Ahhhh… mollusks.  I do wonder about the first intrepid gastronome (or malnourished neanderthal) who pried open a bi-valve and sucked up the briny, bursting mouthful of innards locked inside.  I am a lover of all shellfish, but mussels usually see the inside of my kitchen (and belly) less than their thicker-shelled cousin, the clam, or their gnarly rich uncle, the majestic oyster – mainly because I was never that blown away by their preparation or presentation.  Until we went to the Wellfleet OysterFest a few years back and tried an offering called Portuguese Mussels.  We must have seen 5-10 heaping, steaming, aromatic bowls walk by, jealously clutched by people who looked more like wolves guarding their kill than happy-go-lucky festival patrons, before we happened upon the booth that spawned these schools of black, white, and green bowls.  I have never been able to find this anywhere on the Internet (hence, why I’m memorializing it here), and therefore never able to verify it as a traditional Portuguese dish (most that I do find call for white wine, peppers, chorizo or linguica, and no cream).  But the recipe is simple simple; I charmed it off the guy who made the plate, while Clayton hung back, so as to not impede my mojo. Four ingredients (plus a few pantry items), and you’ll have an effusion of flavors; serve it with some bread for sopping, and you’ve got an uber-quick, super-cheap, weeknight wondermeal you’ll consider serving to company!

Portuguese Mussels with Sausage, Fennel, and Ouzo Cream

3-4 cloves garlic, minced
1 lb Italian sausage (I used sweet, but hot works, too)
1 medium bulb fennel
olive oil
1/4 cup ouzo (optional, but *really* nice)
1 lb fresh mussels
8 oz heavy cream
sea salt and cracked black pepper

I start by adding a few glugs of olive oil to a large hot pan (large enough to fit all my ingredients, including my mussels, later on — a wok would have worked, too, if I’d another one to use), and then lightly sauté my minced garlic before adding my sausages, from which I’ve removed the casings.  Using a wooden spoon, I break these meatwads up into smaller pieces.

Meanwhile, I separate my fennel from its fronds, which I set aside to add later, then chop the bulb into nice-sized pieces.

I also wash my mussels, scrub ’em, rap any open ones sharply to see if they close (if they don’t, they’re dead, and I chuck ’em), use a paring knife to cut off any beards, all to prepare them for steaming.  It will only take about 8 minutes to do so, and I want them to be ready when I need them.  I set enough water into my wok to reach just under my bamboo steamer baskets, and bring it to a boil…

… before setting the basket over the bath and covering to start the steaming process.

I now add my chopped fennel bulb to the pan and toss everything well.  I want my fennel to still be toothsome when it comes to table, so I sauté it first with the sausage for about 5 minutes…

… before adding my ouzo for the last 3-5 minutes, which will sweeten the meat and soften the fennel.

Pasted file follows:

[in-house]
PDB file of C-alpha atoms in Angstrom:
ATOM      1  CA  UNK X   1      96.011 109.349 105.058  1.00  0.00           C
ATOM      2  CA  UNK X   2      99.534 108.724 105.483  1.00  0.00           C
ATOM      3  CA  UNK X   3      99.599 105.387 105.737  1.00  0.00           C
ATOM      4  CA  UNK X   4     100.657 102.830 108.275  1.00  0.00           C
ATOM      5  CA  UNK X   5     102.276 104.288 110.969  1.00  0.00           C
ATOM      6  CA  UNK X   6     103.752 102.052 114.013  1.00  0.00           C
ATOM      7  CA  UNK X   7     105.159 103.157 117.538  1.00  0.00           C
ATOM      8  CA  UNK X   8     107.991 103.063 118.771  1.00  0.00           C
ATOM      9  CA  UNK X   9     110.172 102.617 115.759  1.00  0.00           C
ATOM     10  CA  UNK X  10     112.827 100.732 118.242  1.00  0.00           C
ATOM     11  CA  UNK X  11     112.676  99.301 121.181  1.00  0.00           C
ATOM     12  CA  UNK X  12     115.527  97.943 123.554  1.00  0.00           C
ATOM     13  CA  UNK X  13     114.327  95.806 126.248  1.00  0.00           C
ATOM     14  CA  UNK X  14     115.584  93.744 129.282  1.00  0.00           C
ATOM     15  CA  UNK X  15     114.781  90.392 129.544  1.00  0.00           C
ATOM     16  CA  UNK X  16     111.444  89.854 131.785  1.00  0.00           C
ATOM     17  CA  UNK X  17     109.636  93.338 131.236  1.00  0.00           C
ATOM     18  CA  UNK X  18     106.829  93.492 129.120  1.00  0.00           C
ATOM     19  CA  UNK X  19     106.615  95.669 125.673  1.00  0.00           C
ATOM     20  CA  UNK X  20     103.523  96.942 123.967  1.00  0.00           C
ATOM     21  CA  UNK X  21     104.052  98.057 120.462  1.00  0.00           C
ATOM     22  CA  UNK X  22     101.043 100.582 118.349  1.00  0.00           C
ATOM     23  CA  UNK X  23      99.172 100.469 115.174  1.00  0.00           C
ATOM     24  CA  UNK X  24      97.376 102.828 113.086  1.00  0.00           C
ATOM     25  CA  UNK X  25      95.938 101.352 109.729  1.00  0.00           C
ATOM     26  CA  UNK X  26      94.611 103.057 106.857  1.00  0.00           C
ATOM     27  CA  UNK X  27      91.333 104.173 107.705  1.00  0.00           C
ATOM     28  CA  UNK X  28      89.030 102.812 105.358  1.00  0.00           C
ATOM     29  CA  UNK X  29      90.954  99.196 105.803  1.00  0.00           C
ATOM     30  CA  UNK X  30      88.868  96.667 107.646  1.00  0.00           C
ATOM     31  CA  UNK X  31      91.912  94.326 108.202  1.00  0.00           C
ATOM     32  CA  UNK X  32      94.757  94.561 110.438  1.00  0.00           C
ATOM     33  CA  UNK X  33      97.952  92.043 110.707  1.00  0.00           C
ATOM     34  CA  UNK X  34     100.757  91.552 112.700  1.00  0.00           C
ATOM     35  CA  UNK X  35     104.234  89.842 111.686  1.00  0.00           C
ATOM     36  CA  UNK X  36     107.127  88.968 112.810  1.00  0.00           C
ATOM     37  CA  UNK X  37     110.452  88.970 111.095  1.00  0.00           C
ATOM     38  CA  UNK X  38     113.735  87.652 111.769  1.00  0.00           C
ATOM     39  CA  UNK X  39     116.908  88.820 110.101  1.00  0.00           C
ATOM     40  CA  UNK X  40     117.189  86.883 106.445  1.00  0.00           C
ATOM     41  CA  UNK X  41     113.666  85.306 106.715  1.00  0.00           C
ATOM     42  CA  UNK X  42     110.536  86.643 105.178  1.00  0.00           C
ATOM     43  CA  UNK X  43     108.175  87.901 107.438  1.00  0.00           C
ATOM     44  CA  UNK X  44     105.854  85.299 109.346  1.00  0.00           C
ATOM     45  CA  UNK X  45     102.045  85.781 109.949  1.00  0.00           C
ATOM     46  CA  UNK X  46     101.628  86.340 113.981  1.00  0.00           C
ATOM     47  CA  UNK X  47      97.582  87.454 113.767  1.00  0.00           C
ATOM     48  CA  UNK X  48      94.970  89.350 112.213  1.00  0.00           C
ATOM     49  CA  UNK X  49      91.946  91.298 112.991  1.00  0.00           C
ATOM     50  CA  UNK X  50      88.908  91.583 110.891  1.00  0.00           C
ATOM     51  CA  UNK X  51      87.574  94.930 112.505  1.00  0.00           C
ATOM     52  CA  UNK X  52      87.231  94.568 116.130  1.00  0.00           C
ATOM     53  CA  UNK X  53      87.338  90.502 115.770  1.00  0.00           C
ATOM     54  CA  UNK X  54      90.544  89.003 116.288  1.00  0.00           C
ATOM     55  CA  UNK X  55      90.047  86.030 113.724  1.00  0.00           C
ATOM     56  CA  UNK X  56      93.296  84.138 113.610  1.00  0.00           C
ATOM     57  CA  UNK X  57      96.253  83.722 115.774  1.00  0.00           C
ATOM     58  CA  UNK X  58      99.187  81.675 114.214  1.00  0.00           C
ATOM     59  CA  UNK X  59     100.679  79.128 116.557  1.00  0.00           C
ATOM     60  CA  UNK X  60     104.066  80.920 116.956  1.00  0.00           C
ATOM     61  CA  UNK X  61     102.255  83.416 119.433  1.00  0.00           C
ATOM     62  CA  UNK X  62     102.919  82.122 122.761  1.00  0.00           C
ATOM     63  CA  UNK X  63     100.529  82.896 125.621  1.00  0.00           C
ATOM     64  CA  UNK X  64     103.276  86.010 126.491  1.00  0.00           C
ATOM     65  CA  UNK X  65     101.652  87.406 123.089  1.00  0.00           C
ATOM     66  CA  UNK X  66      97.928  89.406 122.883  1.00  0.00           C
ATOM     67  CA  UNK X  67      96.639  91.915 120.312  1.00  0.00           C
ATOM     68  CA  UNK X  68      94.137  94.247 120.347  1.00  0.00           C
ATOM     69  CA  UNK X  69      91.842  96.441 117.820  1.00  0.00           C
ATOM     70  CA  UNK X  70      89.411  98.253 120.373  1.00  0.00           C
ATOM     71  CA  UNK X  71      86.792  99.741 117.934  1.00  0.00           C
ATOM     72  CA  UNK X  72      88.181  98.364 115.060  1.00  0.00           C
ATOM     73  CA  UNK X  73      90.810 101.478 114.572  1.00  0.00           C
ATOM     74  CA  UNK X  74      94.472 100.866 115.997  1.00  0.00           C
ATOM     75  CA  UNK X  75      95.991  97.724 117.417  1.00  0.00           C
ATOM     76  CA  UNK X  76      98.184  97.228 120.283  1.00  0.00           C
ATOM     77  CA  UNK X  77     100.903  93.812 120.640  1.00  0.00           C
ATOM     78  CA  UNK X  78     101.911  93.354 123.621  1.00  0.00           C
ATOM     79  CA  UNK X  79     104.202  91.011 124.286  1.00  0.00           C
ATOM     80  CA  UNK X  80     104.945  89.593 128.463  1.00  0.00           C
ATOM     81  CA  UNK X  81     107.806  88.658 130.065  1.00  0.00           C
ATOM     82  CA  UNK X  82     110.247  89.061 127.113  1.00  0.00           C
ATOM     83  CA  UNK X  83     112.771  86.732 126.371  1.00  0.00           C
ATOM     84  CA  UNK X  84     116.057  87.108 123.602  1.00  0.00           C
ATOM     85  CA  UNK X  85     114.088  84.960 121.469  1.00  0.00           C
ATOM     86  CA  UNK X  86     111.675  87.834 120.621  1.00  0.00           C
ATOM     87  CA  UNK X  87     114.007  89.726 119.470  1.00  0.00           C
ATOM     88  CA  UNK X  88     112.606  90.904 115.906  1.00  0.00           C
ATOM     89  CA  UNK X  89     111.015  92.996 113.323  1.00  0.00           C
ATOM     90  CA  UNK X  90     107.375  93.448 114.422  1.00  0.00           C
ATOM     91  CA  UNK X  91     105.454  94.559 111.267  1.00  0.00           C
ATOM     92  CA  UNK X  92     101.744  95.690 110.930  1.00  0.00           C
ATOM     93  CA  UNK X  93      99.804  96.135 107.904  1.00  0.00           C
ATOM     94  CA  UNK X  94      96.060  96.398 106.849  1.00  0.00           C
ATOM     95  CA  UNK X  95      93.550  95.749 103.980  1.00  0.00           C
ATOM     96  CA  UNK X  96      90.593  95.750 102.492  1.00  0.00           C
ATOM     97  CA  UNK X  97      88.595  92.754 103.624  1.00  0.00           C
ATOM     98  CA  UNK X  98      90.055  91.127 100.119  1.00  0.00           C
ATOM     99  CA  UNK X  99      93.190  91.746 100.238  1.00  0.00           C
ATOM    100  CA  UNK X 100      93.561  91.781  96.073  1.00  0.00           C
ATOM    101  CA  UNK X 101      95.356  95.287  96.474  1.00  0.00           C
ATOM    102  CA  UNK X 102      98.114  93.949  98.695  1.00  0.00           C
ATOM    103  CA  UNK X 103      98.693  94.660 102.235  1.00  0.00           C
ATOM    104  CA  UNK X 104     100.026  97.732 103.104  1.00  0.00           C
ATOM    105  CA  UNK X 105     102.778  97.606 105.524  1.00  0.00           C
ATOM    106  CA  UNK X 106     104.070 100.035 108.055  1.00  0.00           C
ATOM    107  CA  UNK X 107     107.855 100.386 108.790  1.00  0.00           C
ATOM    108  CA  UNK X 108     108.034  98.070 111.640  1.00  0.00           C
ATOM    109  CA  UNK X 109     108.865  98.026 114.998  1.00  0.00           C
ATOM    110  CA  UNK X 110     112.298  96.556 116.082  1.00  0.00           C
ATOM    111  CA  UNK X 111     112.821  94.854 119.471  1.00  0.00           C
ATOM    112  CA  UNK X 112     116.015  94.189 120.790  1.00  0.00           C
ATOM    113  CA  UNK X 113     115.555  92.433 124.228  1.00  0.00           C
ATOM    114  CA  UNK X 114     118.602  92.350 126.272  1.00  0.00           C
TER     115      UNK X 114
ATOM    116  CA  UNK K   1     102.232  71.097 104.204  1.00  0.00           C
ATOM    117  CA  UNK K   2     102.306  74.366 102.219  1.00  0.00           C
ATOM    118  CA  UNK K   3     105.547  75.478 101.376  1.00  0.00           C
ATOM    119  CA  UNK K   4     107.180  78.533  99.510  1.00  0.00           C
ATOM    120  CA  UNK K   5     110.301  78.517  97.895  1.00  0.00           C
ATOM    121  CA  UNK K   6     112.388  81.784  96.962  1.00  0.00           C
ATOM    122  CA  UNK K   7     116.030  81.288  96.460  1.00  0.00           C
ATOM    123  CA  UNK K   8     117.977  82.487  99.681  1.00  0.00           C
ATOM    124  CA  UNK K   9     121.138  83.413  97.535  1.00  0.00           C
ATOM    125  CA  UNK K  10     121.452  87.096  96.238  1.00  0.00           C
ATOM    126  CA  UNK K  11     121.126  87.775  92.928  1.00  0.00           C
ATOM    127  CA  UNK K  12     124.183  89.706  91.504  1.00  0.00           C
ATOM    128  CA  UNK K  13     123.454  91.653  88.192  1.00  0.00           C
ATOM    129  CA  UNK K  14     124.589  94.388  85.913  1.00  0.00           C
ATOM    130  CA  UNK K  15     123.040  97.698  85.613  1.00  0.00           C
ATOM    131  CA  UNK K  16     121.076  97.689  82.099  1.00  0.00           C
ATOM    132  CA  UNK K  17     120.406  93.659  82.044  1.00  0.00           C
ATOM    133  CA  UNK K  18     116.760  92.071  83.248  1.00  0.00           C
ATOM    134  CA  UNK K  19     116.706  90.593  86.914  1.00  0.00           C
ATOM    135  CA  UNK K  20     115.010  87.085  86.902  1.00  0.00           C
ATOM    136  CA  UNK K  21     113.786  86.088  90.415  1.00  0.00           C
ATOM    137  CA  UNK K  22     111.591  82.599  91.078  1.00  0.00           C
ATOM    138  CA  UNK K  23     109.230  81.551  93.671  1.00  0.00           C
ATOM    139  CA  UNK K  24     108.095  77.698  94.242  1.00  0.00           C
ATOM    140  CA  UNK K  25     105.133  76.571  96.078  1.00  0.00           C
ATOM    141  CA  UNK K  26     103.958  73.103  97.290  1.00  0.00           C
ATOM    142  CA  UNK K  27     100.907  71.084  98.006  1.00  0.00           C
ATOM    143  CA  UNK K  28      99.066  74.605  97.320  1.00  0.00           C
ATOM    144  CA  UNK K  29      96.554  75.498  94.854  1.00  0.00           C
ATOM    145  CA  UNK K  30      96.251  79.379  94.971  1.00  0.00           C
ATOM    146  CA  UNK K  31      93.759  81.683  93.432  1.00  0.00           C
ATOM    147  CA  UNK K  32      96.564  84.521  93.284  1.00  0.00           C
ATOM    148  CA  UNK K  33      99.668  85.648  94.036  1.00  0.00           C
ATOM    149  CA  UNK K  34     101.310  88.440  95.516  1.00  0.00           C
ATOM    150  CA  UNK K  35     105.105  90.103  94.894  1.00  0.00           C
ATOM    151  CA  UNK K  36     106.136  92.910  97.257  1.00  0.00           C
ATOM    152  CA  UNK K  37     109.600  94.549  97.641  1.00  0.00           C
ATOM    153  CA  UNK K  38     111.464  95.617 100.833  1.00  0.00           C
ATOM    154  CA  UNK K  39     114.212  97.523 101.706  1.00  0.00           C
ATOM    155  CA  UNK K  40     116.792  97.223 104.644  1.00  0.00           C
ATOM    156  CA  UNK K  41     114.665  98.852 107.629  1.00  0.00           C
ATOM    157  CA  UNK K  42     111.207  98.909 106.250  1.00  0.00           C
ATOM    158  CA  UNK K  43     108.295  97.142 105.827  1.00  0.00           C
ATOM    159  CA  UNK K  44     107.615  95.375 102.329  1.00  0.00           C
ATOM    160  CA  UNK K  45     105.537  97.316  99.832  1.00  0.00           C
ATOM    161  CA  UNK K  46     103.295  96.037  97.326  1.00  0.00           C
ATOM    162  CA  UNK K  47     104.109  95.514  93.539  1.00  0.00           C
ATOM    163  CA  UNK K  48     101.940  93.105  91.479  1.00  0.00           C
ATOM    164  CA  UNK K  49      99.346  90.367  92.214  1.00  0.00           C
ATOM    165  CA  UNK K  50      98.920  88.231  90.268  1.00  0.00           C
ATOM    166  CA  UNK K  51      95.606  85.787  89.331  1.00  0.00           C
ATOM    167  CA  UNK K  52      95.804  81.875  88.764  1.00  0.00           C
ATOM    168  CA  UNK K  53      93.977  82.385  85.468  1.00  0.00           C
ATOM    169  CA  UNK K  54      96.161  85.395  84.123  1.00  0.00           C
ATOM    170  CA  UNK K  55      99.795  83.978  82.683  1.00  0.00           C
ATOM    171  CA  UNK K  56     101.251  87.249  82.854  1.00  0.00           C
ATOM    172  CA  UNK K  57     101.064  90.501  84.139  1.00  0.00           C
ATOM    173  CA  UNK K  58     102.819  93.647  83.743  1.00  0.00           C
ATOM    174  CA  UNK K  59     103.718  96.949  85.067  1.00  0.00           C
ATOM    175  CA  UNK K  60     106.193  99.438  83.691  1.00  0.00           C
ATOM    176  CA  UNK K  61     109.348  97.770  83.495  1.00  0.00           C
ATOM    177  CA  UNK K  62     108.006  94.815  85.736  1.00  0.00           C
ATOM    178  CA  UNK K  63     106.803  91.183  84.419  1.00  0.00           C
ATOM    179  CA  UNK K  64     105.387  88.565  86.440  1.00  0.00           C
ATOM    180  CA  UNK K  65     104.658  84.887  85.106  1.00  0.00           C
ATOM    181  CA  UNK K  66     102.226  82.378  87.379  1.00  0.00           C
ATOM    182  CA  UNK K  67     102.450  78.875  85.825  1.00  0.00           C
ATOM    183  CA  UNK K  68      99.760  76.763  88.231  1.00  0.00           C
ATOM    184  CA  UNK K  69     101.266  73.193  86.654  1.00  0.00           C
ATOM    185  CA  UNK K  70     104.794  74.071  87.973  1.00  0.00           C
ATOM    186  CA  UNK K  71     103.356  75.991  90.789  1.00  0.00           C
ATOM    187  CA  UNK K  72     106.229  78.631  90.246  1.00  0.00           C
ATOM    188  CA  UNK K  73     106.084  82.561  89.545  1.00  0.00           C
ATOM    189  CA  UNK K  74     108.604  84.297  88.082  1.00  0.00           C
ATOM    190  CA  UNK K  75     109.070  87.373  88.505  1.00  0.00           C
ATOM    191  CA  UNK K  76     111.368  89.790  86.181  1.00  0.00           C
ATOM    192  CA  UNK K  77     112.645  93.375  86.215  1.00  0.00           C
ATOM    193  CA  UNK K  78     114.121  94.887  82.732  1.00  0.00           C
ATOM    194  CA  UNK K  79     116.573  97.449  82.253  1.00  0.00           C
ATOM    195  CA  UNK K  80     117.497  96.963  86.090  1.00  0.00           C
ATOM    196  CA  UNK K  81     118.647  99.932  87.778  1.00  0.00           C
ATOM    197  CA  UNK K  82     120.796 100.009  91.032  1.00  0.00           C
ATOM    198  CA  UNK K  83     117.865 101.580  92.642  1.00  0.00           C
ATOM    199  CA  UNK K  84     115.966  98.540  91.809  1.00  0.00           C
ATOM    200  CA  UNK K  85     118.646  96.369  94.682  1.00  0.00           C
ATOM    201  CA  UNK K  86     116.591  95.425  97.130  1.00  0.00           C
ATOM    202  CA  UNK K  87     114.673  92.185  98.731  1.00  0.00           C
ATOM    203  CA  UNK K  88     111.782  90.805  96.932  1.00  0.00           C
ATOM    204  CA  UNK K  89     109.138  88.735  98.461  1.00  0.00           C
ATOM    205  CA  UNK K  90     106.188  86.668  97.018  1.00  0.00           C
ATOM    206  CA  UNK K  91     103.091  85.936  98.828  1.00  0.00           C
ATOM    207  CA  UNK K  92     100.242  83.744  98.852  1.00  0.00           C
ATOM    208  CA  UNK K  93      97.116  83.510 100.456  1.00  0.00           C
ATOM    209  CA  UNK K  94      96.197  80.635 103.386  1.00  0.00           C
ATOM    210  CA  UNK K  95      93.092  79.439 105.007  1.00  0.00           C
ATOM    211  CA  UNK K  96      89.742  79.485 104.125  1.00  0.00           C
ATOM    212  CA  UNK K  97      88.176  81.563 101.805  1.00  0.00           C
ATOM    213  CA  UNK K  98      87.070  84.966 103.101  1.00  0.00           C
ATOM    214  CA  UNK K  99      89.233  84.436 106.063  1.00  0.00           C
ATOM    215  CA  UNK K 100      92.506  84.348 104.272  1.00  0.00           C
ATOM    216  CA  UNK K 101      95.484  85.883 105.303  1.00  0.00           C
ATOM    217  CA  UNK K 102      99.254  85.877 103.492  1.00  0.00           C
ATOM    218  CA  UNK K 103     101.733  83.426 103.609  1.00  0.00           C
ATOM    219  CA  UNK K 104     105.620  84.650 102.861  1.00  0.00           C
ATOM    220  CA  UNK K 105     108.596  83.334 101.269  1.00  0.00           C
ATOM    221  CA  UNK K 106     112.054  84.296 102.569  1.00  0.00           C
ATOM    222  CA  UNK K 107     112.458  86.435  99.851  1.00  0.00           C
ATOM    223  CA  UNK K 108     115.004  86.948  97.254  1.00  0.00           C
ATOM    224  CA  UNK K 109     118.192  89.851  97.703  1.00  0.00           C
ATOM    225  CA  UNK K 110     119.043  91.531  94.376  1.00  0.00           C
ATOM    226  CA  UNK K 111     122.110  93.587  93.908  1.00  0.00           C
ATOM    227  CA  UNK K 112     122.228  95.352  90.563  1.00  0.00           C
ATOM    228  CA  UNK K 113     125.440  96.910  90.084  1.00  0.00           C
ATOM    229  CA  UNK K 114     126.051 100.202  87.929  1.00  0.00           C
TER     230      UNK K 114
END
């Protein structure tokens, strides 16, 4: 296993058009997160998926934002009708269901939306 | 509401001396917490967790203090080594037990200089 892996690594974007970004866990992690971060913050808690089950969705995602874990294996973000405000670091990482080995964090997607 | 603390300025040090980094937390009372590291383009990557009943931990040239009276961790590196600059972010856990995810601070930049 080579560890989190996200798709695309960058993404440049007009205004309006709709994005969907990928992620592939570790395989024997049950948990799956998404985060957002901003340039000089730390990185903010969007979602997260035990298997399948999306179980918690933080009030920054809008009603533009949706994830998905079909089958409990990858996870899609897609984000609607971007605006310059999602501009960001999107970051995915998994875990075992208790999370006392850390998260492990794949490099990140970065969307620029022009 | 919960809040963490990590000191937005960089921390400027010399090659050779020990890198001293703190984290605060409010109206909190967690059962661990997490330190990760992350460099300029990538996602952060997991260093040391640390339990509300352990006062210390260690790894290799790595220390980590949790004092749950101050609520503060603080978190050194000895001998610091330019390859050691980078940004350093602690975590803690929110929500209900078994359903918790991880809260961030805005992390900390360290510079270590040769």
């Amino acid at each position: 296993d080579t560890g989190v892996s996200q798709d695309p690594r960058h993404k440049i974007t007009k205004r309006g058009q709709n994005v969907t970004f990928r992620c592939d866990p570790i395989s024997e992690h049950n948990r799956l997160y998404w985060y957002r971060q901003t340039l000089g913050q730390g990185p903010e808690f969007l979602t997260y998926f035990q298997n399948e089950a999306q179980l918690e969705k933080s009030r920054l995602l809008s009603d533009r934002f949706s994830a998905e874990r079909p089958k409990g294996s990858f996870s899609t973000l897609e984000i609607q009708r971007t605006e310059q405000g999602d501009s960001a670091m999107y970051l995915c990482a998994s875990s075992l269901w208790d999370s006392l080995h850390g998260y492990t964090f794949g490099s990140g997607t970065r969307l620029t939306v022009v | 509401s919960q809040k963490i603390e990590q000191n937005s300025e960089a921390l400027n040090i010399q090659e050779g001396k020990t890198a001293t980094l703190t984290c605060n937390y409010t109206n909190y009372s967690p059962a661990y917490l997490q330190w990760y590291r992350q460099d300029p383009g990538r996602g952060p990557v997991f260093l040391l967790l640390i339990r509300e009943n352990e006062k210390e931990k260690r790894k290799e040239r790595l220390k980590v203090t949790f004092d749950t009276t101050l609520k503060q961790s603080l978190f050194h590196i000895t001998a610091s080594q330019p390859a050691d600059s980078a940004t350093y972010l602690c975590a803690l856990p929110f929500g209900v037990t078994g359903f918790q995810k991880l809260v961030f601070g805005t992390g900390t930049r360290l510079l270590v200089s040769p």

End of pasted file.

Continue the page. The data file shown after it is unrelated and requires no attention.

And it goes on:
The fun thing about steaming mussels in bamboo is that when they start to yawn, they push the top off the steamer — sort of like a pop-up button in the breast of a roasting turkey.  See how eager they are to be eaten?  I remove the steamer from the bath, trying not to drain all the milky broth inside the mussel shells; it’s not just condensation, that’s yummy, flavorful mussel juice, baby! I dump all them gaping maws, their tender little tongues, and their sweet, salty sweat over my fennel and sausage, and toss it all very well, introducing all the ingredients to each other until they’re ready to get even more intimate.

And what’s more intimate than swimming in heavy cream?  Luscious, silky, rich and thick, I generously drown the inhabitants of this hot tub with their ultimate sauce, then stir the pot to get the co-mingling a’ going.  I bring up the heat to high, and let the cream, sausage, and fennel come to a boil briefly to thicken.

At the last moment, right before plating, I add the chopped fennel fronds, some sea salt and a heavy serving of cracked black pepper, until the slick on my spoon tastes perfect to the lick.

Not to be all First Lady of New York or anything, but I do admit to keeping a can or two of easily adulterated quick biscuits in my fridge these days to make sure I always have something to satisfy Clayton’s constant bread craving.  But I really don’t like the uneven way they cook; my crappy oven always yields biscuits that are overcooked on top,  undercooked inside, and burned on the bottom.  I’ve learned that cutting them up, drenching them in spiced butter (garlic, pepper, parmesan, etc. for savory; cinnamon, brown sugar, nutmeg, lemon zest, etc. for sweet), and stuffing them in muffin tins makes  really nice puffy, perfectly cooked bread nuggets which compliment many a quick meal.

Since sopping was in order for the night’s meal, these were just the ticket.

Sweet Italian sausage, tender mussels and barely crisp slices of fennel all swimming in a delicately scented milk, a satisfying supper that warms the tummy.  I forgo the use of the tablespoon next to my plate, and find myself using a mussel shell as a slurping and scooping aid, catching the cream dribbling down my chin with the soft pillow of my buttery biscuit puffs.  This is a hands-on meal; you have to tease each morsel of mussel out of its ebony cage, you have to dig for sausage and stab bits of fennel with your fork, but if it didn’t take the effort to eat, I think it would be inhaled as if caught in the whirlwind of a black hole.  Clayton and I sure dug in with abandon.  And to think — this is essentially fair food, first enjoyed out of styrofoam with paper napkins at a belly-up high-top on an autumn afternoon.  The atmosphere might be different now, but the deliciousness remains the same.

Portuguese Mussels With Sausage, Fennel, and Ouzo Cream

Rico Suave Osso Buco with Garlic Pommes Anna